Eye In The Sky is a film that I would pair with Good Kill as the sort of film that Hollywood really needs to be making all the time, because the topic of drone warfare raises issues of moral ambiguity that most war films seem to actively shy away from. War cinema is often one of the best reflections of the society that produces it, and as such Eye In The Sky makes for some truly excellent cinema, being both simple in its core premise yet compellingly complex in its structure and plot.
Having tracked several high-ranking Al-Shabaab militants to Nairobi, Kenya, military intelligence officer Colonel Katherine Powell (in a powerful performance by Helen Mirren) heads up an operation to capture the terrorists alive. However, when fresh intelligence reveals a deadly new threat, her mission parameters change as she negotiates with Whitehall politicians to turn the capture mission into a targeted drone strike.
Full disclosure: I was rather surprised to discover that this film was directed by Gavin Hood, whose previous titles includes such dross as Ender’s Game and X-Men Origins: Wolverine. With that kind of mediocrity in his repertoire, the astoundingly entertaining nature of this film is something of a break in tradition, as the plot is both nail-bitingly tense and confidently paced. The tension rises in a steady crescendo as one setback segues into the next, which makes the culminating point all the more impactful. It speaks volumes that a film with a total of only two explosions can pack more punch than 3.5 hours of Michael-Bay-destructo-porn.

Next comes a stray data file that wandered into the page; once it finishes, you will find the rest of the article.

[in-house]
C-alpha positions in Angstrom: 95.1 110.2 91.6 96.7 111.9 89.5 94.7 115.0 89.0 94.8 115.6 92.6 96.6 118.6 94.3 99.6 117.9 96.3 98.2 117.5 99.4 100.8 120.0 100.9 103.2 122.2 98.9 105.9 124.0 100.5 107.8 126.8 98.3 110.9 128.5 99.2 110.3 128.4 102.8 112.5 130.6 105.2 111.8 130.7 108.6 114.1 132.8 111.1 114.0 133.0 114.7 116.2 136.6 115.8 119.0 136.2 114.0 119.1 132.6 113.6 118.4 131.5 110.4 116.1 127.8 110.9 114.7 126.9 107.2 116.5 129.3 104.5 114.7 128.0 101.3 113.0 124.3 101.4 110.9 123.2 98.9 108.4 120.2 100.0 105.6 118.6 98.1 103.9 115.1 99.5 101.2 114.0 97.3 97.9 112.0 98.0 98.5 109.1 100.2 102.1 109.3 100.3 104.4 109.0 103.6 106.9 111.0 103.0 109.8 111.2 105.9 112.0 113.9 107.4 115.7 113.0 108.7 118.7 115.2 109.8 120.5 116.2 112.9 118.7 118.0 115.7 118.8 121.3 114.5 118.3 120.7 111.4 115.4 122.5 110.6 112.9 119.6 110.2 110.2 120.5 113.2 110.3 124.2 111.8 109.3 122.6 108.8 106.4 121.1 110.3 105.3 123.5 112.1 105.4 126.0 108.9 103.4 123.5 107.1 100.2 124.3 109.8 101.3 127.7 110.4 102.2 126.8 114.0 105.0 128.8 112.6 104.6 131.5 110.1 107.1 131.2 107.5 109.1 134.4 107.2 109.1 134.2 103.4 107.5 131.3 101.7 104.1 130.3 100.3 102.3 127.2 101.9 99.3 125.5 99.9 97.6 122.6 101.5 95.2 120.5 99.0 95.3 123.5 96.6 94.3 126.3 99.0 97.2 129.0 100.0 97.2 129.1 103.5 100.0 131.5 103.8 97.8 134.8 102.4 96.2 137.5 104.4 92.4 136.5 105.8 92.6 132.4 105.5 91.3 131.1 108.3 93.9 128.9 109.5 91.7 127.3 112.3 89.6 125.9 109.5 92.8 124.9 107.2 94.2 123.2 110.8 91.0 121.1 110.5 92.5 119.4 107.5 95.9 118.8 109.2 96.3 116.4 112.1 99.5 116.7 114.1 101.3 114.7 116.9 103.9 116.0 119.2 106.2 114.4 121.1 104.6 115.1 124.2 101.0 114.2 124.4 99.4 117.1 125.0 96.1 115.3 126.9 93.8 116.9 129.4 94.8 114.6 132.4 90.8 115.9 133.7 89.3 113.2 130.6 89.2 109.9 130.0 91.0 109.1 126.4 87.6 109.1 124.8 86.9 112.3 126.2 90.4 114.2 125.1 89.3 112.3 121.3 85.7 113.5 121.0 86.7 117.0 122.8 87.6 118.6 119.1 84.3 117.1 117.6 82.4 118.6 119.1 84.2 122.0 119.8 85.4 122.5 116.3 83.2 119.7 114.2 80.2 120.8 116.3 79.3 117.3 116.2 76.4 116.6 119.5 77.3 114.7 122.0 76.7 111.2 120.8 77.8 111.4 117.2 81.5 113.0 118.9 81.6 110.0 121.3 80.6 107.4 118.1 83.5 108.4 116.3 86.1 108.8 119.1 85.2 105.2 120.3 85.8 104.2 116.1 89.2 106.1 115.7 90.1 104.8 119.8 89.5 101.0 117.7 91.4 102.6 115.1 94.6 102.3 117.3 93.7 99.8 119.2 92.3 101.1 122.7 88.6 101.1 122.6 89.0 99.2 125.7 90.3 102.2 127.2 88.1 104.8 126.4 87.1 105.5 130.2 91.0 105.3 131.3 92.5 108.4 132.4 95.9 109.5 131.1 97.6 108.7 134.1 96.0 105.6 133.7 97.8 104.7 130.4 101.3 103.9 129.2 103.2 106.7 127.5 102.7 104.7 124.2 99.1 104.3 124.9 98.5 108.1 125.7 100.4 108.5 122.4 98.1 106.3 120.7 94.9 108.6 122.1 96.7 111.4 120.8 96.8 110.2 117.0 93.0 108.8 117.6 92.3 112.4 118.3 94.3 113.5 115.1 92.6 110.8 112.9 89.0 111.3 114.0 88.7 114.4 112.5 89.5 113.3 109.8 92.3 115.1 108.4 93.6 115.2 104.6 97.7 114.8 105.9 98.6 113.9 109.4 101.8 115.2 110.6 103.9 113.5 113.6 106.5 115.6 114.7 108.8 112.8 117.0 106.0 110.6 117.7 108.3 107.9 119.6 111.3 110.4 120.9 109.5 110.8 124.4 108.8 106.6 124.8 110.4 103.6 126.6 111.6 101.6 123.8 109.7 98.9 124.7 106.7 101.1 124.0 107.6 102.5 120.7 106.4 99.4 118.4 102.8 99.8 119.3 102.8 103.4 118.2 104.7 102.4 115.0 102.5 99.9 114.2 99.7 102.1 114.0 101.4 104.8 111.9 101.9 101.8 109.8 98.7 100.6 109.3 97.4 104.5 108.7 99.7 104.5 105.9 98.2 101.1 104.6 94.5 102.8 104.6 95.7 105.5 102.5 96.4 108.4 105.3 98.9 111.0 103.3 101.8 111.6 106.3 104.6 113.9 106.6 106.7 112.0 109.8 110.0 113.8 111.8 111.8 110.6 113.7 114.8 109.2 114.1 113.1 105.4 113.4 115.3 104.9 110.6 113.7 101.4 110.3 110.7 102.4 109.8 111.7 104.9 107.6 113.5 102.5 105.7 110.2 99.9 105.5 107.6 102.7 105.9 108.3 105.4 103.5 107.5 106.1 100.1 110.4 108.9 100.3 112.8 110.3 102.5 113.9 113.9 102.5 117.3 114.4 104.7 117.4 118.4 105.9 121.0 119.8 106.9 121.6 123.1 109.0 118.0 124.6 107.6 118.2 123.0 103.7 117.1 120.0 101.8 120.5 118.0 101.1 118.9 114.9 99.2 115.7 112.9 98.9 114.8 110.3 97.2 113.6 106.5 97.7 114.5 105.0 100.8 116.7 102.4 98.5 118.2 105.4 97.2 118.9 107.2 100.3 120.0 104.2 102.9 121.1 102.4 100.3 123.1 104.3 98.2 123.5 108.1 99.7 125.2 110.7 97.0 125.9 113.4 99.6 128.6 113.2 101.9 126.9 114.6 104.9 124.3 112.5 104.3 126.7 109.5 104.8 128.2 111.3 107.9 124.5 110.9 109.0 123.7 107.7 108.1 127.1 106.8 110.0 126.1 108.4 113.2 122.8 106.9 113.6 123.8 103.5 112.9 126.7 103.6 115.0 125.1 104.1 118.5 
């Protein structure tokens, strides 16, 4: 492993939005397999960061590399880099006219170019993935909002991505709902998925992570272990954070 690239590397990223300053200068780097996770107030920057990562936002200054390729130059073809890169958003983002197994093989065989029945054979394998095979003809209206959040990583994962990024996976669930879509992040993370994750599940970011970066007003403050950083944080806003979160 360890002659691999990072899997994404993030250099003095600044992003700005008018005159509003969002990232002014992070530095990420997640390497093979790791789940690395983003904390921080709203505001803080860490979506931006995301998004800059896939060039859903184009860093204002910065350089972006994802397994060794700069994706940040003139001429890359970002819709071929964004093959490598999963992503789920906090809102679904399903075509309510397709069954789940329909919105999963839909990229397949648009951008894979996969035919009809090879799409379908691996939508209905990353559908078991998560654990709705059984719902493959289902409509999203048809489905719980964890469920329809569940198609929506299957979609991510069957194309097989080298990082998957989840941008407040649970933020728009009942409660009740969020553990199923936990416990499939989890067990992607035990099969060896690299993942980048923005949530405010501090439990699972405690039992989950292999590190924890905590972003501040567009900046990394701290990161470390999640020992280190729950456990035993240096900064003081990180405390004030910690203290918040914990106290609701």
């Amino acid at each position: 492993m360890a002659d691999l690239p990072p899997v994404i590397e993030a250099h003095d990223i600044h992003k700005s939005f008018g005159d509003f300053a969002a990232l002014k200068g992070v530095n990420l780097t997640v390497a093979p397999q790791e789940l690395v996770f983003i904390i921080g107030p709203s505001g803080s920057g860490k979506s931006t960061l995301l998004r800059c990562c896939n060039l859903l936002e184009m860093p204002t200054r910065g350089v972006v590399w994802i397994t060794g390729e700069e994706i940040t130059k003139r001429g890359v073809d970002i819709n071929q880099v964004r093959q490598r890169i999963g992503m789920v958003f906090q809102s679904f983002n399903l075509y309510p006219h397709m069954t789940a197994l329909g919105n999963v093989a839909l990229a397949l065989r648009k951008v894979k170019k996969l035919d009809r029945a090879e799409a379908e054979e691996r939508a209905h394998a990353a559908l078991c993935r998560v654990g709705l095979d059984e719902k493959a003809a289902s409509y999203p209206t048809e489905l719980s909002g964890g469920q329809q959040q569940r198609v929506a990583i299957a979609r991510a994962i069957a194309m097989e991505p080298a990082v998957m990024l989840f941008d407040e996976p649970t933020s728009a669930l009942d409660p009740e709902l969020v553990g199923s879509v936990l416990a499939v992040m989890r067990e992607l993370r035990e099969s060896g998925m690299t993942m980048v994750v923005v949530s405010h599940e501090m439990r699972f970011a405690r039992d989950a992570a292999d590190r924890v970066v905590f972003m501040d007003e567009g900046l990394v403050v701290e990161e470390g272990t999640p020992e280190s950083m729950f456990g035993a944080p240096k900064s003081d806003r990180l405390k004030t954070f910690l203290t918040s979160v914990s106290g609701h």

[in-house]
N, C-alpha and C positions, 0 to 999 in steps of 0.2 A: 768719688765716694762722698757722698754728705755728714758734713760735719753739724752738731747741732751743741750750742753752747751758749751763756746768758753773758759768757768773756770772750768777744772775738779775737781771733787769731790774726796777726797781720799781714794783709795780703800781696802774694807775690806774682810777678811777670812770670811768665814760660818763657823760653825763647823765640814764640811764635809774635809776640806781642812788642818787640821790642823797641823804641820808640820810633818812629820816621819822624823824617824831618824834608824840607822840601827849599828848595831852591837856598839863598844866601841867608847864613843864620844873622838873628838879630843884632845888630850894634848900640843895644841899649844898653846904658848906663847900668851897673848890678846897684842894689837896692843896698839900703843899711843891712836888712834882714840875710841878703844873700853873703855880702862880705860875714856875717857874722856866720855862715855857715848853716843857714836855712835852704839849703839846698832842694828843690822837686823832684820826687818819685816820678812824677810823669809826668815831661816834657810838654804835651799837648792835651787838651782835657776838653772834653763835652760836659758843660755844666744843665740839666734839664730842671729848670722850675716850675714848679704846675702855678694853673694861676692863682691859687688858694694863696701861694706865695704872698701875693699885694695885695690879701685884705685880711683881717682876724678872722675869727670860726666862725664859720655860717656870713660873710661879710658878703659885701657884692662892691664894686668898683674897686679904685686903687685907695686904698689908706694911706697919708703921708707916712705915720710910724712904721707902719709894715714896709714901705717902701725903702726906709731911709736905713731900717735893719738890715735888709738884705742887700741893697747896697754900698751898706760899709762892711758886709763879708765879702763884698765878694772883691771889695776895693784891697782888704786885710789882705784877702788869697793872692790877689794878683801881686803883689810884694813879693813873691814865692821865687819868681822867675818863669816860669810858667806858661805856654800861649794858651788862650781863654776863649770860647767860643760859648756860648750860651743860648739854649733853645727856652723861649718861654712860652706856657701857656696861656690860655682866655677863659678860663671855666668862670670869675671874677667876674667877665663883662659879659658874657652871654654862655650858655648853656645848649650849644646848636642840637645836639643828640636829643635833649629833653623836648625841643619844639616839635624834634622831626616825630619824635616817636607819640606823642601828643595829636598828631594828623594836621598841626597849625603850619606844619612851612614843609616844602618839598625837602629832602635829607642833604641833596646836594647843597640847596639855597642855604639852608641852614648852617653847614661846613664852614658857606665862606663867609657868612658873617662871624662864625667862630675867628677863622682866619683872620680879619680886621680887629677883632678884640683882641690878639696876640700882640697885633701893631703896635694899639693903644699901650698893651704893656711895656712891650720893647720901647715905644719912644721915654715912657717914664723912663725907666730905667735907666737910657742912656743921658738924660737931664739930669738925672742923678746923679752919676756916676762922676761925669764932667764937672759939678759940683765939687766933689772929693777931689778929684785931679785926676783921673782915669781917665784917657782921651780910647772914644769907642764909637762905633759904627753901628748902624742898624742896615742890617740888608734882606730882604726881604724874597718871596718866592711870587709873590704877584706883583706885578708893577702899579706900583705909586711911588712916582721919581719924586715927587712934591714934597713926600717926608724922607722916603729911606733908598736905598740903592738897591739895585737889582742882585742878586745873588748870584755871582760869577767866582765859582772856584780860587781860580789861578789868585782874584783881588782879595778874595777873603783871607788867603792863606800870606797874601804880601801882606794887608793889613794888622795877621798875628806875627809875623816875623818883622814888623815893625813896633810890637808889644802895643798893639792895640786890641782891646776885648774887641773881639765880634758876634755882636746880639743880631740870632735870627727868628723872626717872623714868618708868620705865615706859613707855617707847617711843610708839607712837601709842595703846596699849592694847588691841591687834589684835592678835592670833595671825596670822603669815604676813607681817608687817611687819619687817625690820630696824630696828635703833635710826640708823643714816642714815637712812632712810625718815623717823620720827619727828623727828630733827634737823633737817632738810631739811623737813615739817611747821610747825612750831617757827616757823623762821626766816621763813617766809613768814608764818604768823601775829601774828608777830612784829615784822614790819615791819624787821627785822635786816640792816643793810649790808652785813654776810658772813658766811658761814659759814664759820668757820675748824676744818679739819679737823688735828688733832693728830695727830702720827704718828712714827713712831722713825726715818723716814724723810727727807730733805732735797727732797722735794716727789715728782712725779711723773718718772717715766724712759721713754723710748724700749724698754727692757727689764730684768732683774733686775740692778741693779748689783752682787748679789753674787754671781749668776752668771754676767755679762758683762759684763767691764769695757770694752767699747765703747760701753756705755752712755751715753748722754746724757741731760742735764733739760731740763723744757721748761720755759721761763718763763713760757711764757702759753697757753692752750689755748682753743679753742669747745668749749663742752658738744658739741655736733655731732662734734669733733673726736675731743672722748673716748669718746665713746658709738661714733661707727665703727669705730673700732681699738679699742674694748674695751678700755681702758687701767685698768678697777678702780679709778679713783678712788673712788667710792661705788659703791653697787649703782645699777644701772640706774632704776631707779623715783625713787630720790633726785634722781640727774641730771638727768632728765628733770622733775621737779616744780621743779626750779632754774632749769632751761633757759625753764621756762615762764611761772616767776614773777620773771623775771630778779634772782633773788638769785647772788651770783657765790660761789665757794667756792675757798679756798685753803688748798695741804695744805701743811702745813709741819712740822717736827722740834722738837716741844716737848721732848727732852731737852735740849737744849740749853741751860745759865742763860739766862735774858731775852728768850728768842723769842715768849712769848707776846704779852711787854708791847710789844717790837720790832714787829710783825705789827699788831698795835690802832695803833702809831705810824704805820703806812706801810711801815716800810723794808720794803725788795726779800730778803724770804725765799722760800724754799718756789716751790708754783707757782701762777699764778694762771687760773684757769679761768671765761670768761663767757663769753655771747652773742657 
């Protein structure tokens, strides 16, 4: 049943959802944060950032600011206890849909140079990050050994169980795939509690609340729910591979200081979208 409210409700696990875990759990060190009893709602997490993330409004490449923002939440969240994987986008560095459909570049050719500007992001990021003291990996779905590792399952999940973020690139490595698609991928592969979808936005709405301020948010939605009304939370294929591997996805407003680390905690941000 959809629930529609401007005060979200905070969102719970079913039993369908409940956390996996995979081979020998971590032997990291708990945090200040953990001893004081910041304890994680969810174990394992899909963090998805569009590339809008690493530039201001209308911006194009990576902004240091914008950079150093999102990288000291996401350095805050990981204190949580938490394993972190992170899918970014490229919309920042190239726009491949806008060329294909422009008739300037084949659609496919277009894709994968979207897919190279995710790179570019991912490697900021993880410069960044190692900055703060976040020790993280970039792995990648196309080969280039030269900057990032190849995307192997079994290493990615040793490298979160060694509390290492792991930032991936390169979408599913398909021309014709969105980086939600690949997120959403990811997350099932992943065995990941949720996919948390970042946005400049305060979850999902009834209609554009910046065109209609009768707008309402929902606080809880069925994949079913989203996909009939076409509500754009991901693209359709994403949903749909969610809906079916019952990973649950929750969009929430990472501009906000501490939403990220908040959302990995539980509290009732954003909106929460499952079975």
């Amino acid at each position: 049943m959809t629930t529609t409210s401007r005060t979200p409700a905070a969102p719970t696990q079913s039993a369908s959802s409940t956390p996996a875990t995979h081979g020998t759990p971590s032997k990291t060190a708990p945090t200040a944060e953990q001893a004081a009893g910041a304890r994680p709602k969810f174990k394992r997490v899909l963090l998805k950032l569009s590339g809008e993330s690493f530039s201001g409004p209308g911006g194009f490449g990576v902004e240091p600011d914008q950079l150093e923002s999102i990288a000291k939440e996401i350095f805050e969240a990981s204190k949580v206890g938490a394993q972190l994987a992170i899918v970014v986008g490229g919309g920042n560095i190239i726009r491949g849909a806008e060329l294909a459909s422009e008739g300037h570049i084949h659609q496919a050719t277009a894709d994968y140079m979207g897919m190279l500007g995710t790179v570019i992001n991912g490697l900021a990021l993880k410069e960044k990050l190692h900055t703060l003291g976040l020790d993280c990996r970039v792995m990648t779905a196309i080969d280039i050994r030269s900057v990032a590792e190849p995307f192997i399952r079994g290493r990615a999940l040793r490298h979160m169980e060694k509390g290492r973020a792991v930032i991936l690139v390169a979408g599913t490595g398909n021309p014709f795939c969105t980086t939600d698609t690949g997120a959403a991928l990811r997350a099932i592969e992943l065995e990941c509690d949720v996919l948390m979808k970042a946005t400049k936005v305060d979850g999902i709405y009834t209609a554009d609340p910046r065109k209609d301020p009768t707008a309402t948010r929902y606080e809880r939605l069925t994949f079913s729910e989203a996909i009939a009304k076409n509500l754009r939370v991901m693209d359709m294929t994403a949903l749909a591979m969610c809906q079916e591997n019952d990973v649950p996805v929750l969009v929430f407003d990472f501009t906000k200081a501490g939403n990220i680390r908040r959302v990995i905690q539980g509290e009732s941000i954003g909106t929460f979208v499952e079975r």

Characterisation is deliciously varied. Col. Powell and Gen. Benson (icily portrayed by the late Alan Rickman) are the professional centre-point of the thriller, their efforts frustrated at every step by Whitehall politicians more interested in their own PR than international security, with life/death decisions being made on the toilet and during ping-pong games respectively. It makes for a delightfully Clausewitzian blend of war and politics, which really adds to the moral ambiguity of the entire premise, and it was refreshing to see the American drone pilot (Aaron Paul) take the moral high-ground, rather than being the typical trigger-happy armchair generals they are usually depicted as.
Eye In The Sky is, in summary, an intelligent and thought provoking film that manages to merge the moral and political issues of drone warfare with a level of tense espionage action reminiscent of The Bourne Identity. The pacing is superb and maintains the tension right until the end. I’ve compared it to Good Kill for the subject matter alone, because the former takes a more personal angle on the morality which I will certainly review at a later date. In the meantime, watch Eye In The Sky for an experience that will keep you on the edge of your seat from start to finish.